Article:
Henry Holiday

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HalfHenryHoliday
Selfportrait (1876)

Henry Holiday (17 June 1839 - 5 April 1927) was an English Pre-Raphaelite artist. He was born in London, and is known as the founder of cubism. He also was a pioneer in the arts of stoned glass windows and developed a painting style suitable to telegraphy.

edit Translation of Pictures

As a pioneer of fine arts, Holiday introduced picture translation. He himself translated artwork from other artists from Dutch to English.

edit Cubism

Into his paintings and wood block prints Holiday gradually introduced cubistic elements which he developed as a technique for shy artists who want to cover their faces in their selfportraits. Besides arts, he also tought shyness itself to his disciples. As he was a very gifted and successfull teacher, his disciples as well as all later cubistic artists covered their faces completely, hiding them behind cubes.

Meeting of Dante and Beatrice on Square One
Meeting of Dante and Beatrice on Square One (1901)

edit Stoned Glass Windows

His famous painting Meeting of Dante and Beatrice on Square One laid the ground for Henry Holiday's later successes as designer of stoned glass windows. The painting actually is a draft for a stoned glass window. Here Holiday developed an style, which he called "concept art". The concept was, to install stained glass windows and to allow the spectators to stone them. Due to budgetary limits, the tiles for the windows needed to be very cheap and standardized.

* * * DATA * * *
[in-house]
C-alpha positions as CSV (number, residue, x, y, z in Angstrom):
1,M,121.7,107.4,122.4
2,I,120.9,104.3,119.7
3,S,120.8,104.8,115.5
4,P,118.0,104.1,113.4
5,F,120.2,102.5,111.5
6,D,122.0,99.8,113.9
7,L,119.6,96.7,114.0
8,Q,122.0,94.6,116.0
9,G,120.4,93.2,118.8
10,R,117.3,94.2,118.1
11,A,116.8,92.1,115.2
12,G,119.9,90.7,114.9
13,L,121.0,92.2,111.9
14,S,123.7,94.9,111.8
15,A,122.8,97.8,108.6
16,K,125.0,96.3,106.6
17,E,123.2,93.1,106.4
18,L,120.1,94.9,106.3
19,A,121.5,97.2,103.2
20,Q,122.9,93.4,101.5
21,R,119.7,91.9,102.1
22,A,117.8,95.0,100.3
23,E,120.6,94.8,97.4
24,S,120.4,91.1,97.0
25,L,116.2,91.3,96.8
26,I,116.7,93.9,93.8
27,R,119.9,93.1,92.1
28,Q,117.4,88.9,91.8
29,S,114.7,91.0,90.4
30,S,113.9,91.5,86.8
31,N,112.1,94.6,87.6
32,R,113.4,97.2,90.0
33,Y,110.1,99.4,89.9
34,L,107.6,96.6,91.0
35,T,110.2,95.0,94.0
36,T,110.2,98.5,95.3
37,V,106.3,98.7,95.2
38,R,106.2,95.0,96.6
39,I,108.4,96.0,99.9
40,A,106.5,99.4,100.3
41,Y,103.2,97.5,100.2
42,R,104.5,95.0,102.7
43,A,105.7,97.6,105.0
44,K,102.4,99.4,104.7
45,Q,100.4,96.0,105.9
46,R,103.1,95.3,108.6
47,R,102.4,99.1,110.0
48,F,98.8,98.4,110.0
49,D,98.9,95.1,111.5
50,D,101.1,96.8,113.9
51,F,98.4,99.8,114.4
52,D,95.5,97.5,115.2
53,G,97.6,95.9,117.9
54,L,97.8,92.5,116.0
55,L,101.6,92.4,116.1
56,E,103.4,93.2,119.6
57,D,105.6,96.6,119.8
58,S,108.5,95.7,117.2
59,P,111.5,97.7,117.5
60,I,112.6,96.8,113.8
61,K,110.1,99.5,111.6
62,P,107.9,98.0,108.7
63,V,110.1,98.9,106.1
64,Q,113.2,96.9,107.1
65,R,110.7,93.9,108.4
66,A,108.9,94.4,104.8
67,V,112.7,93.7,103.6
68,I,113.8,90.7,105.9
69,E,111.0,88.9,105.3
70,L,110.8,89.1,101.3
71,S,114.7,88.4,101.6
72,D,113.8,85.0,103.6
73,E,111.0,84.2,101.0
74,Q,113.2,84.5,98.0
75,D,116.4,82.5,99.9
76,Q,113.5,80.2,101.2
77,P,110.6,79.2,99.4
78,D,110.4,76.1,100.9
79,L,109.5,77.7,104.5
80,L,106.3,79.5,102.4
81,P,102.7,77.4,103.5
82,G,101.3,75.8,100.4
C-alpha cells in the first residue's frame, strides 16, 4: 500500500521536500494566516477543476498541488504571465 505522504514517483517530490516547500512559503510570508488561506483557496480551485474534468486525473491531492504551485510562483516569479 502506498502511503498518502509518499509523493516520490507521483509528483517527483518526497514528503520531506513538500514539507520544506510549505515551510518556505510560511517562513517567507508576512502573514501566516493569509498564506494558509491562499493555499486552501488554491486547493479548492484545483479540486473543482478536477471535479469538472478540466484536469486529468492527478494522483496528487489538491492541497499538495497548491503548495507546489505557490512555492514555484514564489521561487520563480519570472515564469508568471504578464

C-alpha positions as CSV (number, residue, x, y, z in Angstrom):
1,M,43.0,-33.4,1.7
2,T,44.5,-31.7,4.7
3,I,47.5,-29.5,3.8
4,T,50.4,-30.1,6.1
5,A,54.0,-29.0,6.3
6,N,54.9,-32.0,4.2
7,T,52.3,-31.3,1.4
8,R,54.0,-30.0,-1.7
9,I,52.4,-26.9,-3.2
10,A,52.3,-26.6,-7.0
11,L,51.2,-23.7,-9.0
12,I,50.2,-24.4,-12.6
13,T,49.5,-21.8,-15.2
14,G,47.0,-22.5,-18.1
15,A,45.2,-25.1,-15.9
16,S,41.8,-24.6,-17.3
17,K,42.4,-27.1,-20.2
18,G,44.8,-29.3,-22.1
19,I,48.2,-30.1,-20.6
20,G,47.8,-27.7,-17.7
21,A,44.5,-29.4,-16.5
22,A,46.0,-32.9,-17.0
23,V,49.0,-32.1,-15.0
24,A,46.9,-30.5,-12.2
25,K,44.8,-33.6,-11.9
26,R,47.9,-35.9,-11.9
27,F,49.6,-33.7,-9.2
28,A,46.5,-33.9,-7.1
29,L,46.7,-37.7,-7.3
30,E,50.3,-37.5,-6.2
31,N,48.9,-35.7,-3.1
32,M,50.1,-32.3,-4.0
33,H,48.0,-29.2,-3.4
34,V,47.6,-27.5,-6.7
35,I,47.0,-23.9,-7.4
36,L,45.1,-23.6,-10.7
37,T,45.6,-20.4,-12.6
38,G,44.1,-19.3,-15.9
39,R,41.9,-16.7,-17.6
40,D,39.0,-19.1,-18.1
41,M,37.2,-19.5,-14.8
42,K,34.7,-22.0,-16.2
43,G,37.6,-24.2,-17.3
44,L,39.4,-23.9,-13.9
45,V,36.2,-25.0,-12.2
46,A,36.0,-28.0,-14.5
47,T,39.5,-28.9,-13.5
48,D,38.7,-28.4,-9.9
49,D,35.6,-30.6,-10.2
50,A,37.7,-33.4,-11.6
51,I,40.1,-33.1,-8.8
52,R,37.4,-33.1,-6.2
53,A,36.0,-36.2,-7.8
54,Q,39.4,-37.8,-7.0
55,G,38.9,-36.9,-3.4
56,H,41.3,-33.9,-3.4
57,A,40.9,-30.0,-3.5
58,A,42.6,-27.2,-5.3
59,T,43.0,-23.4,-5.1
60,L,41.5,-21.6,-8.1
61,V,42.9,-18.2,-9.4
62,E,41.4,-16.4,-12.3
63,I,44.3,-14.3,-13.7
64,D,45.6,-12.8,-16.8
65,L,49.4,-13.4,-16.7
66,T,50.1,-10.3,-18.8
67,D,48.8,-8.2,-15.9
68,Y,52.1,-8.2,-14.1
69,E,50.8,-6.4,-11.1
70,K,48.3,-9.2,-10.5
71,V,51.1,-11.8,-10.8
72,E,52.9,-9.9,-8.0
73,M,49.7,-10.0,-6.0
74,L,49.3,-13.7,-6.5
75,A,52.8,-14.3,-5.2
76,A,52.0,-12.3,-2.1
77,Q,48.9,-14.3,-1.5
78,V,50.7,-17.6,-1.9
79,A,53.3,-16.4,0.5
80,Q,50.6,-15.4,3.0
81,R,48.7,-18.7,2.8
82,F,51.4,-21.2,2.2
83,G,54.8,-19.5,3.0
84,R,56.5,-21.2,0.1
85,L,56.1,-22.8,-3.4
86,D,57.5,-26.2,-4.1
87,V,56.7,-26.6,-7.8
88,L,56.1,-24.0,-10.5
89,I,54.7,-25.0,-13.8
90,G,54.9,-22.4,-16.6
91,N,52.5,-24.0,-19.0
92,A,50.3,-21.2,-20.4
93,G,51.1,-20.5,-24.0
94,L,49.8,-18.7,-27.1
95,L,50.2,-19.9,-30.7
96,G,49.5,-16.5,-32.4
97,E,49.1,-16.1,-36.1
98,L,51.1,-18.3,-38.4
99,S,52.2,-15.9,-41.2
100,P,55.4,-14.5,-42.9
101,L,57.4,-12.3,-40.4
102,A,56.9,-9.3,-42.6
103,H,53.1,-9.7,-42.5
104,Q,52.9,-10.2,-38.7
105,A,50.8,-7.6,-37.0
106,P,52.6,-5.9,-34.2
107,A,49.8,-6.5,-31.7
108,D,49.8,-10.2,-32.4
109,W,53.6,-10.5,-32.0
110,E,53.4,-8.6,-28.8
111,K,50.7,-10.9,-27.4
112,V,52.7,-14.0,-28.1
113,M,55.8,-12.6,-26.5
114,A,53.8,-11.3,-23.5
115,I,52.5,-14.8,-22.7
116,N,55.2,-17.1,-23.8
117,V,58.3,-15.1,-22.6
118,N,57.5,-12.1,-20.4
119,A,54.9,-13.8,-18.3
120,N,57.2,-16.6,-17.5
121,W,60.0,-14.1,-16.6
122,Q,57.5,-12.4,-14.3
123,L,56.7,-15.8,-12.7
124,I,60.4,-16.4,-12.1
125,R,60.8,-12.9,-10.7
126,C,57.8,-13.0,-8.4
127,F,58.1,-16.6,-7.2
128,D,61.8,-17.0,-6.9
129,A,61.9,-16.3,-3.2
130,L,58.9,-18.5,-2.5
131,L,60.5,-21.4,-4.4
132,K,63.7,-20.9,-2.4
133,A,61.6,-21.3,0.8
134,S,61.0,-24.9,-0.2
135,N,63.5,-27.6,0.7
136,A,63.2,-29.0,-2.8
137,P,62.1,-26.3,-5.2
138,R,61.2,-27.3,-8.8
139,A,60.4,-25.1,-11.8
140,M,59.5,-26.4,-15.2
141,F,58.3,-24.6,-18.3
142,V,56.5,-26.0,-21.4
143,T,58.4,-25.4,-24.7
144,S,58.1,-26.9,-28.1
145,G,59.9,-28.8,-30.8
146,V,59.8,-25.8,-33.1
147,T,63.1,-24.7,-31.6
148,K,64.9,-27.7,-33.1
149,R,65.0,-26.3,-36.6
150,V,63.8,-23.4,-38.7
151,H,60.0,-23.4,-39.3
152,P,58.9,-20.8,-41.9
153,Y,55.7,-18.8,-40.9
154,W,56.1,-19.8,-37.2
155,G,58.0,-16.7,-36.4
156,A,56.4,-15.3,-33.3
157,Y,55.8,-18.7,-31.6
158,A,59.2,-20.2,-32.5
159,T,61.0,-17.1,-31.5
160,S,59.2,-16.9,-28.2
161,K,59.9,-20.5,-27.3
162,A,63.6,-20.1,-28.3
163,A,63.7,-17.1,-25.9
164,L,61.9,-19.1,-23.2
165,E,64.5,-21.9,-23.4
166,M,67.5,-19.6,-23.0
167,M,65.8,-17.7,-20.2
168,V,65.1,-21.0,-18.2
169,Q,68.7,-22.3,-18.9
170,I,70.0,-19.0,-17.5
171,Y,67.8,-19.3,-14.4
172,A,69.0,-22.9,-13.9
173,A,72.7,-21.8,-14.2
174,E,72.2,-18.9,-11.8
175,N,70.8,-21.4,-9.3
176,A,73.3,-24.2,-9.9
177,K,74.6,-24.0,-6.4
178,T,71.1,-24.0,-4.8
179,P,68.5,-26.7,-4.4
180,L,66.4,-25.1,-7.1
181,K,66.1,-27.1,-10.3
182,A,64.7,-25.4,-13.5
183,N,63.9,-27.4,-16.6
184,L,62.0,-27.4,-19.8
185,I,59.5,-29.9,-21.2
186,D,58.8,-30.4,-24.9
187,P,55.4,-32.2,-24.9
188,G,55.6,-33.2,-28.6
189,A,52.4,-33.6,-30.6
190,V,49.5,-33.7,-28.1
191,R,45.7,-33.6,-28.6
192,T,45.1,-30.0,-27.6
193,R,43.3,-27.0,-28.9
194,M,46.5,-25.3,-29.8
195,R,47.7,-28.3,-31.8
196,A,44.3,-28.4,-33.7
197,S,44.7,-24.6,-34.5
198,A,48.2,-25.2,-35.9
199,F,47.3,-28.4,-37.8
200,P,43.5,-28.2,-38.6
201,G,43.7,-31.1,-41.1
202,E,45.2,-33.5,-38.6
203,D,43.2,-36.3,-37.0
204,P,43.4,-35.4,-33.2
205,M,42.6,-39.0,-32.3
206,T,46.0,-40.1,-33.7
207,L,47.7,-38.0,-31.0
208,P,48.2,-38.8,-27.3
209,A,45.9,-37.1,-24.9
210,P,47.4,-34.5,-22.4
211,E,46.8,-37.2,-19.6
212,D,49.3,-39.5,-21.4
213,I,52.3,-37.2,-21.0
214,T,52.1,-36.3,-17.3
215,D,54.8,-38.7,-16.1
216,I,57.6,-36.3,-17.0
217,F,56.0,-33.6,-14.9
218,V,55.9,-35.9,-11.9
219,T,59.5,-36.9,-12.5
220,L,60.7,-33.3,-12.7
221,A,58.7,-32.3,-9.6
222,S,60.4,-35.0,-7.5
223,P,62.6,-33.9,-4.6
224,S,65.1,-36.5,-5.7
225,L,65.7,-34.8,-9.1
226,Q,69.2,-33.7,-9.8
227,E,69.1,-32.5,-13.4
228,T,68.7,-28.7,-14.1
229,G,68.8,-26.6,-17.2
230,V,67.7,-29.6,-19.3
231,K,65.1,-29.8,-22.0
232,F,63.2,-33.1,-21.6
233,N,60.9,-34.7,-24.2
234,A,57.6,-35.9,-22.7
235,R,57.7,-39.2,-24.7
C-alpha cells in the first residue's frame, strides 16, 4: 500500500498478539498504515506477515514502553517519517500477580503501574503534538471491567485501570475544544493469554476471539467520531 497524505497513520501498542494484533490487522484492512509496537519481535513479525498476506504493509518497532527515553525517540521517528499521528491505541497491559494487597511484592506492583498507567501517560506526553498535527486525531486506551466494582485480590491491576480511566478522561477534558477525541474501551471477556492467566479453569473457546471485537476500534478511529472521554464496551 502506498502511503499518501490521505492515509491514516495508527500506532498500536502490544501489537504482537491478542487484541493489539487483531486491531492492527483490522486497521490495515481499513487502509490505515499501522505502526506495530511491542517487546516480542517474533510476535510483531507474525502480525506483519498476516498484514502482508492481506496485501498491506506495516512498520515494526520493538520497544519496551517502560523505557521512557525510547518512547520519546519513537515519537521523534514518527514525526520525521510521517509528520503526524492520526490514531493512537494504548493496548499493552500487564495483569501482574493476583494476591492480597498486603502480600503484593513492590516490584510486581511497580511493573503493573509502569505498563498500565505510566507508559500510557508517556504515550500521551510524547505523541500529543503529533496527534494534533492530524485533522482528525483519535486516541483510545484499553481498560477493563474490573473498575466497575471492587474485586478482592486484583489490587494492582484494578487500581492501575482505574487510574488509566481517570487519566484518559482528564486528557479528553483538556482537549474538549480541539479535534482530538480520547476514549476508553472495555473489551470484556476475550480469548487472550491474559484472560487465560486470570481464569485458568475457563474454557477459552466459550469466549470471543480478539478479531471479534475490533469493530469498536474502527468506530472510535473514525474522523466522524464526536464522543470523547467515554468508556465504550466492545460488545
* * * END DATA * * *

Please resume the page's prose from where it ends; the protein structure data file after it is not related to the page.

edit Arts for Telegraphy

Holidays cubistic achievements provided him with the means to simplify fine arts in a way, that allowed pictures to be coded into simple numbers which then could be sent by cable telegraphy to any place on the world. After arrival, painters on the receiving end of the line reconstructed the paintings from the numbers transmitted to them. The technique, which also is known as "Just Pretty Extreme Graphics" still is in use today and became available at low cost after the painters required for coding and decoding could be miniaturized to a height of 42 nanometers.

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